The following two memos concerning the source of possible media bias in covering the disposal of the debris from the Great East Japan Earthquake are an afterthought from a morning conversation that I had with an old friend who is working on a book. I should not be saying anything more about the book until it comes out. However, the memos were generated solely at my end of the conversation and make sense by themselves. I hope that other people find them useful.
1. There's intercorporate mainstream media bias with Sankei on one end of the spectrum and Asahi on the other, then there's intracorporate bias, with Keizai-bu (the economic bureau, page 8- or thereabouts, after the pp 6-7 international news) and Shakai-bu (the national bureau, penultimate and antepenultimate pages, where the daily cartoon is featured) representing the sober, establishmentarian and populist ends respectively. The Seiji-bu (political bureau) is probably where true power lies (other than Nikkei), but I assume that the national bureau can sometimes give it a run for the money. (The international bureau is irrelevant/harmless enough that someone like Funabashi can become a major figure at Asahi. Speaking of which, it amuses me when journalists from the international bureaus represent Japanese perspectives on international panels. That's a little like having Christiane Amanpour or Nicholas Kristof give a talk on the US presidential election.) The front-page real estate is up for grabs.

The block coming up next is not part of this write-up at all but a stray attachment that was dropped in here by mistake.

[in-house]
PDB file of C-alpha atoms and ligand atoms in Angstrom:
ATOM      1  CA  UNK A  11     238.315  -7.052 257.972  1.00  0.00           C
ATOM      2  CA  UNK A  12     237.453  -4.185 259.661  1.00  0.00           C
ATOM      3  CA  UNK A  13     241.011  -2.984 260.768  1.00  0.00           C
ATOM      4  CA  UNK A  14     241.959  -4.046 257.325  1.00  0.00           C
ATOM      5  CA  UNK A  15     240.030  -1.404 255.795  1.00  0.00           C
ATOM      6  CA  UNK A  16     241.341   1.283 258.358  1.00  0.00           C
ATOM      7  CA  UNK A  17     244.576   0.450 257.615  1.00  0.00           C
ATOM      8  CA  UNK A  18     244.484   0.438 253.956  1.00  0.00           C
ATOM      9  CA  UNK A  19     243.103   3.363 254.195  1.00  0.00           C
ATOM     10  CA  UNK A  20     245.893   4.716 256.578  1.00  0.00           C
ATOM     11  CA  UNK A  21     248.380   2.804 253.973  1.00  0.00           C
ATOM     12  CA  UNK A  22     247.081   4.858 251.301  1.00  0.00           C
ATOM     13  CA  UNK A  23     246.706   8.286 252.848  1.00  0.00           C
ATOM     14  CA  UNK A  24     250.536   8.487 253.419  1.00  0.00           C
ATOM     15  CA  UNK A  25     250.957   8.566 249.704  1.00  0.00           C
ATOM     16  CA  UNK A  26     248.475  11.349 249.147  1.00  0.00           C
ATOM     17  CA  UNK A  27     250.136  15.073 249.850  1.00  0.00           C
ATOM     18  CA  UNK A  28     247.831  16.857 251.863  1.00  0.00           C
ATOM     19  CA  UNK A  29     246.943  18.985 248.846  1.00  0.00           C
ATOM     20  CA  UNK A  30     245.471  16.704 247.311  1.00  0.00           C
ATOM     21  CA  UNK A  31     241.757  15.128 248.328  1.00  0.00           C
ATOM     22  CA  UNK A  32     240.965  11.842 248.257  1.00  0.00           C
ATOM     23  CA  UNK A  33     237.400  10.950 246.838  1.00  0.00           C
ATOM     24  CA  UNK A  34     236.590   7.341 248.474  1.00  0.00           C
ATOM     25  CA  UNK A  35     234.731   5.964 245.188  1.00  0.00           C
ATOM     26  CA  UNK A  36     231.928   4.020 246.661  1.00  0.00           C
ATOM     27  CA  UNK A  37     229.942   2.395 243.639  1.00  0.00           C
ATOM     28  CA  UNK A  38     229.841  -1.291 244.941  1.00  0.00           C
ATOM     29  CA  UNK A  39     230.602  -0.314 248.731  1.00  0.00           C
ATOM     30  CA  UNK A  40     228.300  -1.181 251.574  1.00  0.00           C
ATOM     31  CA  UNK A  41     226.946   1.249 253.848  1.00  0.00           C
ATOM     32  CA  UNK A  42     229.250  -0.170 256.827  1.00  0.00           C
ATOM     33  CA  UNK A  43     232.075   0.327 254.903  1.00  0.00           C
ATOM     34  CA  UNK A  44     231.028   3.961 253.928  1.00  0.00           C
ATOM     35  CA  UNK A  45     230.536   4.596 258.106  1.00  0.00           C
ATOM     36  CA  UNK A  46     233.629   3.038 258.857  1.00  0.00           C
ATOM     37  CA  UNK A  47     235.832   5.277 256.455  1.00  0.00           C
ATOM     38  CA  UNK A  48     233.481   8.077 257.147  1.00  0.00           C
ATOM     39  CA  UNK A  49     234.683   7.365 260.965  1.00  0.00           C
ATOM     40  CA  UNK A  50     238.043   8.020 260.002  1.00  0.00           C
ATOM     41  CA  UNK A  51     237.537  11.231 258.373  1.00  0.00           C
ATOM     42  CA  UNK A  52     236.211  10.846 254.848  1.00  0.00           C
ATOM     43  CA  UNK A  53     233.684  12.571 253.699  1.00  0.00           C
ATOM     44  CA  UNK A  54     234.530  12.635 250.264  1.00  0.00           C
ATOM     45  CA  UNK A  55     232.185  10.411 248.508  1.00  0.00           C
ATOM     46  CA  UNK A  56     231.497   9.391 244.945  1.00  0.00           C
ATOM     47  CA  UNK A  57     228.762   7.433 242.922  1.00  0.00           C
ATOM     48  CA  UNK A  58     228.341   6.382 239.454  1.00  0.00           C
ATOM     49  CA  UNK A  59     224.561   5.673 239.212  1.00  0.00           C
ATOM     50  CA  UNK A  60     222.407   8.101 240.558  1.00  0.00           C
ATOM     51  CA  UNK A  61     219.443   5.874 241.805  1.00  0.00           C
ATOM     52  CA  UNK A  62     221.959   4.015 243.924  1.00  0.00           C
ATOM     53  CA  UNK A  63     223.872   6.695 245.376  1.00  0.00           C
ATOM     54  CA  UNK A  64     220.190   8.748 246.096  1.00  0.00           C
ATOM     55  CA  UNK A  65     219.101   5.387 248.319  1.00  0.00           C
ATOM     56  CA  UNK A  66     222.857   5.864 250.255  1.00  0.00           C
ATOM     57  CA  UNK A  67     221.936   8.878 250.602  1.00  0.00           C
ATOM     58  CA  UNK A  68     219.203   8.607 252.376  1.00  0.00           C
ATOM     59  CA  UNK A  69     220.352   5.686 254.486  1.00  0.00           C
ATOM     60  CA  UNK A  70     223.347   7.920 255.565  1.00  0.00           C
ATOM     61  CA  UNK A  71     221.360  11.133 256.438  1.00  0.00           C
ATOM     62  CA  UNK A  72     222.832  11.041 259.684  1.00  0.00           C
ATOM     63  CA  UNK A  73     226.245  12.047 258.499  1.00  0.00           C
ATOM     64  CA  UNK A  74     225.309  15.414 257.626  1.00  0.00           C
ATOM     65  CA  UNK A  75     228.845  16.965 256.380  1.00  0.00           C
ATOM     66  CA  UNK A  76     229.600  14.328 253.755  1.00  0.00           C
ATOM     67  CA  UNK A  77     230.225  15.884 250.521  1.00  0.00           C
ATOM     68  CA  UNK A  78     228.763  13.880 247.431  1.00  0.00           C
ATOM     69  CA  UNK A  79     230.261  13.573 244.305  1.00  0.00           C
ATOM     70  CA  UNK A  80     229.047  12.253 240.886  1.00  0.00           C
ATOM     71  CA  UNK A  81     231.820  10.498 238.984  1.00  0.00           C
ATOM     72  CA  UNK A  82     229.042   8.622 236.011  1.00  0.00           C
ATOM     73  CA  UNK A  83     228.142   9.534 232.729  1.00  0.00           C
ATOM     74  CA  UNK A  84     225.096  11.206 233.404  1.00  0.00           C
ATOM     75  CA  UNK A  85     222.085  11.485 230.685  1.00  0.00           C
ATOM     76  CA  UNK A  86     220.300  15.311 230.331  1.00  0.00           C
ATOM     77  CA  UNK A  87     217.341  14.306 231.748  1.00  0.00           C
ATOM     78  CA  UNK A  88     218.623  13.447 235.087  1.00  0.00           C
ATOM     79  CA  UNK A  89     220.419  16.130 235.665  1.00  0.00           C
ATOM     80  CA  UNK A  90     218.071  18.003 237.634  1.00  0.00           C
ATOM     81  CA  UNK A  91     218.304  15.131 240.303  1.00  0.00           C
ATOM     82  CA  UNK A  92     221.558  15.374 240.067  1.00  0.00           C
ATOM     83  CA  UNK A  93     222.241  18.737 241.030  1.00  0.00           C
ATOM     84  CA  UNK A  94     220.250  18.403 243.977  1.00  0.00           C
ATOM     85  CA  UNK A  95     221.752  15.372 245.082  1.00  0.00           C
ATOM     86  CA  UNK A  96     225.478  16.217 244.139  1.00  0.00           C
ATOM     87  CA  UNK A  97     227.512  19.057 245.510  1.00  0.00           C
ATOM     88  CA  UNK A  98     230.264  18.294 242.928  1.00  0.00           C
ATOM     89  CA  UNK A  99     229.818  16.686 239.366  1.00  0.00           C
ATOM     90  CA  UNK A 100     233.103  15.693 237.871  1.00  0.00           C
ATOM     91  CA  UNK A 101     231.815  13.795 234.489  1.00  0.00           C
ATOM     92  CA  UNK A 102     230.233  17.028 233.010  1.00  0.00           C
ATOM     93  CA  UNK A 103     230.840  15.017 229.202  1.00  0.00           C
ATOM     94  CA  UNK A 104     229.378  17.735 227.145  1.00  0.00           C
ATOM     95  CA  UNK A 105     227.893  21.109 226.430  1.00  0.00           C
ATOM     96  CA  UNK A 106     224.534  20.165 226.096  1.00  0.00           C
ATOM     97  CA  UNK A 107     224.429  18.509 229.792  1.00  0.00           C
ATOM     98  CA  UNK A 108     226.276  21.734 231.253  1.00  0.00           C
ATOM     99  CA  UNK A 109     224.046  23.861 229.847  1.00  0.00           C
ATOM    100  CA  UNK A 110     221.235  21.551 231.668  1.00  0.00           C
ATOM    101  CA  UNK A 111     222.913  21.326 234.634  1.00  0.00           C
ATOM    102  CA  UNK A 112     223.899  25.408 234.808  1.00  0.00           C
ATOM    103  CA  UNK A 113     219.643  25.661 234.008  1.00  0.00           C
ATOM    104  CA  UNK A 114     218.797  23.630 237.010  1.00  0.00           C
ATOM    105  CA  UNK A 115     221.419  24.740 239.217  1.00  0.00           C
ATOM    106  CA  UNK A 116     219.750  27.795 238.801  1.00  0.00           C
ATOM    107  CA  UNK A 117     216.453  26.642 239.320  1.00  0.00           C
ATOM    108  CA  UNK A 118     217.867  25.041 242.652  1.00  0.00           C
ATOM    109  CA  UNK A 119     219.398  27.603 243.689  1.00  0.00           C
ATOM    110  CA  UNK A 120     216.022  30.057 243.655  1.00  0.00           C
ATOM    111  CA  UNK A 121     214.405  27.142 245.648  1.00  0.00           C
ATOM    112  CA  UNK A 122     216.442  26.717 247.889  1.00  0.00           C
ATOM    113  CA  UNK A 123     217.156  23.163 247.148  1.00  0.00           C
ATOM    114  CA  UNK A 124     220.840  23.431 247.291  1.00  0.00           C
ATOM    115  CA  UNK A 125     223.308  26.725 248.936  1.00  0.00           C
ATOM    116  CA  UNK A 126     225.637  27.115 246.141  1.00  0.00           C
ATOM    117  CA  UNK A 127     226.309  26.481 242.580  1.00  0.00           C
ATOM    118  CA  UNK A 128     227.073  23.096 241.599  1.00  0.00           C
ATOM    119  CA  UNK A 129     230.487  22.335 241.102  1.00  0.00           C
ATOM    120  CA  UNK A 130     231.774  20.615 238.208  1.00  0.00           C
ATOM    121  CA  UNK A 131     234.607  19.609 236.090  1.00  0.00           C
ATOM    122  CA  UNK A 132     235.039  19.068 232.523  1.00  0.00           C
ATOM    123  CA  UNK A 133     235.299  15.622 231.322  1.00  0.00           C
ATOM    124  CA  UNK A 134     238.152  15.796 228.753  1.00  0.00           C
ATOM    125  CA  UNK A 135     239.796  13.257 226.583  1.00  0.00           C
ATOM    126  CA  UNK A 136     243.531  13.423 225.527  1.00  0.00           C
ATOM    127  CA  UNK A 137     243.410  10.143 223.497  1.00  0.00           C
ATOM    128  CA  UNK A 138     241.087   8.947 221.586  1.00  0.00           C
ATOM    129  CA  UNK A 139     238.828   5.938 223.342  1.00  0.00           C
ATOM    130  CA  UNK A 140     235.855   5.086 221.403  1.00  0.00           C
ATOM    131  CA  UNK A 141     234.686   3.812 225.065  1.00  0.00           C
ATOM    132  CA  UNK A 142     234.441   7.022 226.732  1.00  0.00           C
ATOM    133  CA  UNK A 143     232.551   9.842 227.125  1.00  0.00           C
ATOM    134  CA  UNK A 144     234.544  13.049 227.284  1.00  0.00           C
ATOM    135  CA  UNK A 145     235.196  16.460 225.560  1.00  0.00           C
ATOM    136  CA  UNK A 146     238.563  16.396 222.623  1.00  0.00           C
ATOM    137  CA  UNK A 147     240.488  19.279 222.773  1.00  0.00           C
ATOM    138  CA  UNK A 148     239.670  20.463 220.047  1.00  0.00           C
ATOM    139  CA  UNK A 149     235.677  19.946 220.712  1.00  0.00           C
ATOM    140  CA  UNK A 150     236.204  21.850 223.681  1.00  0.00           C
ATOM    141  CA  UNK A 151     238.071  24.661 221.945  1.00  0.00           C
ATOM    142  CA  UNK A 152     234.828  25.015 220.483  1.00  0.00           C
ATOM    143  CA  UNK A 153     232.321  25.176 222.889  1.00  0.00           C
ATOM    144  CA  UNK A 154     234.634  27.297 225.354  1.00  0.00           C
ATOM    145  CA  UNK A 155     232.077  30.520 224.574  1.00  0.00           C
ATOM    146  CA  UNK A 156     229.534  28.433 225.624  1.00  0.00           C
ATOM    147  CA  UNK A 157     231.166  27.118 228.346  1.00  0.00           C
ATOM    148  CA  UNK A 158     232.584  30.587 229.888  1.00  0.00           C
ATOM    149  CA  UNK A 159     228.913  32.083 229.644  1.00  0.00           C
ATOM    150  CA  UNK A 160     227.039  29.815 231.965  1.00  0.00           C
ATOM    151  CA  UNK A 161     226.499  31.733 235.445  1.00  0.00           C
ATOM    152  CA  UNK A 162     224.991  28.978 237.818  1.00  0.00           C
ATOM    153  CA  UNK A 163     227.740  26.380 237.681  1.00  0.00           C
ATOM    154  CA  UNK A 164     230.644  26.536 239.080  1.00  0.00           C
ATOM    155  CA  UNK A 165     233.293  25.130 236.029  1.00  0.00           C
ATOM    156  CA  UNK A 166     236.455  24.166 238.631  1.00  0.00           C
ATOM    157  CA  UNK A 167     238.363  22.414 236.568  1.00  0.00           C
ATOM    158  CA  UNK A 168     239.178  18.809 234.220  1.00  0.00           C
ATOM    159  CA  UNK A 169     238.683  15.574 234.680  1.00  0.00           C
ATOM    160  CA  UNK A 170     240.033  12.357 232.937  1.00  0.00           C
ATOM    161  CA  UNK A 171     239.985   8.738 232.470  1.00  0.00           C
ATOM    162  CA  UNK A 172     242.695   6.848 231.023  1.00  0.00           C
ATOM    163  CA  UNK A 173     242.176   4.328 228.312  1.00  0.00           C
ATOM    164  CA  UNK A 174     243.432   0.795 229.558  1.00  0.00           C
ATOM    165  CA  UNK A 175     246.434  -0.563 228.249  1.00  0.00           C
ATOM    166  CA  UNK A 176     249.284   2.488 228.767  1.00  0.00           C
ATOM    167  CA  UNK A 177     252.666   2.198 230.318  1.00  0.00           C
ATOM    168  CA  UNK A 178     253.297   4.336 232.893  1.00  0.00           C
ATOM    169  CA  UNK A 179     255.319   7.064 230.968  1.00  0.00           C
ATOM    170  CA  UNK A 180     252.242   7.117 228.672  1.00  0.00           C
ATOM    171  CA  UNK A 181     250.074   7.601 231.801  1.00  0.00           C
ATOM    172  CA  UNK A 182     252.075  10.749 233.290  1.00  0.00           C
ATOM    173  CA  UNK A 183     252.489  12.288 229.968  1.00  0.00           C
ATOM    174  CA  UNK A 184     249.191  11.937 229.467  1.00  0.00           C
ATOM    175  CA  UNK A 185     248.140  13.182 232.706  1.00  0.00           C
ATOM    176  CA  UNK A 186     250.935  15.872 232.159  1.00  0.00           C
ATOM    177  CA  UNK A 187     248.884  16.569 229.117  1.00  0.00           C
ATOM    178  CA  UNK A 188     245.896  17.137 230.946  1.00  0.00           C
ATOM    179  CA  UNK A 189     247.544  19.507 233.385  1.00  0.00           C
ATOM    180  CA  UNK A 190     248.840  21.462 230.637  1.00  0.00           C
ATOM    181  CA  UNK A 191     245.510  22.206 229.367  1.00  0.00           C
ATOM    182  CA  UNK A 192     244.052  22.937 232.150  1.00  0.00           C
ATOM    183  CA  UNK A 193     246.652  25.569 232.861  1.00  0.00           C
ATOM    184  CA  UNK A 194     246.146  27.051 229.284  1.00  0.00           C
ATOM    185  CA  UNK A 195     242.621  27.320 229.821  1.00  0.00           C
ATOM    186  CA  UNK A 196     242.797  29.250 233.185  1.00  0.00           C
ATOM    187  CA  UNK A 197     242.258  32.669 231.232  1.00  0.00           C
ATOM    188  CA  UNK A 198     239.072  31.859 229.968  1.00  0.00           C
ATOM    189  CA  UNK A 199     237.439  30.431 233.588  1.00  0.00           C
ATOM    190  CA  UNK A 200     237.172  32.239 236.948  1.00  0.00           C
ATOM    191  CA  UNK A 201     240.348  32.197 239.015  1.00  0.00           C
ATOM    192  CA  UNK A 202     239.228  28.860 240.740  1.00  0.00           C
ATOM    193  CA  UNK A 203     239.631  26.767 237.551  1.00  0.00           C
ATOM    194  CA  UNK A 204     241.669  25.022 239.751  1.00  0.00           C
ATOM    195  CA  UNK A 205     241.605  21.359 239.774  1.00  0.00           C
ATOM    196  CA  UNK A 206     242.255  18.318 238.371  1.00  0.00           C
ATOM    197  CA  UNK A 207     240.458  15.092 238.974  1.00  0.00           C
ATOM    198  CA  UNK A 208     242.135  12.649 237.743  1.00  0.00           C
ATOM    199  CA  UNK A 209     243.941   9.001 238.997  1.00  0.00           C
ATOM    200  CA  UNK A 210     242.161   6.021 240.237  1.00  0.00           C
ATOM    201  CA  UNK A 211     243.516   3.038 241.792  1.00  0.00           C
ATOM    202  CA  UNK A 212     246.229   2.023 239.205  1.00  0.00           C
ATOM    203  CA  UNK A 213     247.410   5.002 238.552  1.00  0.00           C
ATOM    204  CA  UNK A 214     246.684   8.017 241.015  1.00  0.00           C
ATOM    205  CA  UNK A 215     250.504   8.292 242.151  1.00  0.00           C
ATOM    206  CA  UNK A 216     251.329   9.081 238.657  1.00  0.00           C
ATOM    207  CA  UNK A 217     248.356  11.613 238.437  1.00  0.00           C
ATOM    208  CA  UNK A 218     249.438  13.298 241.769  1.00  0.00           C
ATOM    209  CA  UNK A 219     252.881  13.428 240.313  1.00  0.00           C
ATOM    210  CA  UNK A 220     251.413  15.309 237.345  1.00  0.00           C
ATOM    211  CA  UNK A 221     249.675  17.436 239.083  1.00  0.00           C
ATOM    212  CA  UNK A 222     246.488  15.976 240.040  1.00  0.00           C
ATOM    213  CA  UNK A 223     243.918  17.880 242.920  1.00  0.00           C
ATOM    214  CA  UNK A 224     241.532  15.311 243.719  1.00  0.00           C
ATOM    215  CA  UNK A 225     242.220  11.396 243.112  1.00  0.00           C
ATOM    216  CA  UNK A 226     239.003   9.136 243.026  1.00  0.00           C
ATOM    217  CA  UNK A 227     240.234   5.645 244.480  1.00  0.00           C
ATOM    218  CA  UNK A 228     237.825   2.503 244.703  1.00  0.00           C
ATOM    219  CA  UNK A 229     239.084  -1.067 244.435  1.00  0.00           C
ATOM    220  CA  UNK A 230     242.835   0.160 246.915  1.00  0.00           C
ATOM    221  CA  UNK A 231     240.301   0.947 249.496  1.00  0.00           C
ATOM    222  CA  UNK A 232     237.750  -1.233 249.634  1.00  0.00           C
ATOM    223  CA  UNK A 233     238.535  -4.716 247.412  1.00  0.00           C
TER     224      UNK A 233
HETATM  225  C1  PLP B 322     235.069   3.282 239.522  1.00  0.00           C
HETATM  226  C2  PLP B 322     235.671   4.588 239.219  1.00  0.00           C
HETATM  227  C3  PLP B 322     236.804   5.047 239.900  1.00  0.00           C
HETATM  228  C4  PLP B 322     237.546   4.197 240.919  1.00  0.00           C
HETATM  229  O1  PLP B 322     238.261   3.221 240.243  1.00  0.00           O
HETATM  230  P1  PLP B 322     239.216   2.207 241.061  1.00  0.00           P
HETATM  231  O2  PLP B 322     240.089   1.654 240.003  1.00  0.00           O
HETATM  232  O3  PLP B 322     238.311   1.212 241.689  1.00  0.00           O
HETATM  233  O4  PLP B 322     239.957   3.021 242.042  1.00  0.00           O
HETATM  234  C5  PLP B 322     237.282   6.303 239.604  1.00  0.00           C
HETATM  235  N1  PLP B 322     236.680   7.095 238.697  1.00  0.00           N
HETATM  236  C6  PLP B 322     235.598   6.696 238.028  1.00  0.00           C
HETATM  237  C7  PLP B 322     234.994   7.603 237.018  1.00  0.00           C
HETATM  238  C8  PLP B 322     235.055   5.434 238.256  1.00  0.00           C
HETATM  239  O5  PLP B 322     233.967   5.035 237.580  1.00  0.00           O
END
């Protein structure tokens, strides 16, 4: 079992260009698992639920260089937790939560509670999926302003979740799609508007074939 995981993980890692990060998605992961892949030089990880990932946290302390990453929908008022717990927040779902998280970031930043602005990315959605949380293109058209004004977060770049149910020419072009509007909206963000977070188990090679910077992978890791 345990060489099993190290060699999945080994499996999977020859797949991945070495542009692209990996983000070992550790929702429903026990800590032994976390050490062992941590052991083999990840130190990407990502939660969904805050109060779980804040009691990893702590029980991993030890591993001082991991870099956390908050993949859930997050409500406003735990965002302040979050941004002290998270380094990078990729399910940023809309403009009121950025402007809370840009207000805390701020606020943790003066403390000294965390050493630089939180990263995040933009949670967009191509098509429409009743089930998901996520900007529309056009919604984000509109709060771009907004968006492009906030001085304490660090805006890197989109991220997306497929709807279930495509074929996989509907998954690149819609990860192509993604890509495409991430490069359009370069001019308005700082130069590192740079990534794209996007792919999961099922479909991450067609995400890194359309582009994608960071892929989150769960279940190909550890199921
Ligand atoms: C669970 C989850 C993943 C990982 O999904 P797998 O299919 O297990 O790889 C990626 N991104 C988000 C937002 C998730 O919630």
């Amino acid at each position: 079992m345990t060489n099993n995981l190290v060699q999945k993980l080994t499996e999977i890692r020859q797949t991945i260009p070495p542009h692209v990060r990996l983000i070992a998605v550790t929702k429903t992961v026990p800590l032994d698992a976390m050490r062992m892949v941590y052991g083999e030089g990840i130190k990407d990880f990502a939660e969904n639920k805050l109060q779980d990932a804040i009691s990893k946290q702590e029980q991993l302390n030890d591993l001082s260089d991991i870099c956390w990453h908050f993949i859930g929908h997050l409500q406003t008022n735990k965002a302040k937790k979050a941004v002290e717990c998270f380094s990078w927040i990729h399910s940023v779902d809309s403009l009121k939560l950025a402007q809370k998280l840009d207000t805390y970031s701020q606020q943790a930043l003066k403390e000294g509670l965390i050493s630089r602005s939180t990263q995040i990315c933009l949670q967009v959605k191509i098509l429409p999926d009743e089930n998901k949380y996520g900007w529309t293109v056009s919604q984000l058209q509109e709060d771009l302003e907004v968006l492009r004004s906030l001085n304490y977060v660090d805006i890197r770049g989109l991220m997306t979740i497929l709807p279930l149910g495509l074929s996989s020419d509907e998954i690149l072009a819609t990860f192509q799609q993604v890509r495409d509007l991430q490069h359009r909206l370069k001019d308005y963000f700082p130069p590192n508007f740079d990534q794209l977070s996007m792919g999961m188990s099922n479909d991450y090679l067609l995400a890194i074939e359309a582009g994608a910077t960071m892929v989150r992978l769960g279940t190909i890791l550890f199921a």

The Fukushima coverage was a no-holds-barred, full-court press, which gave the usually irrelevant science bureau (where some reporters actually do have some S&E background) cover something other than the Nobel Prize. However, the local debris reports brought the national bureau (and the local bureaus) into play, possibly leaching out scientific angles while giving straight reporting on local fears more space than they deserved.
2. Some of this is firsthand knowledge but much of it is extrapolation of things that I know. If you want to use any ideas there, you'll have to put the matter to other people and draw your own conclusions.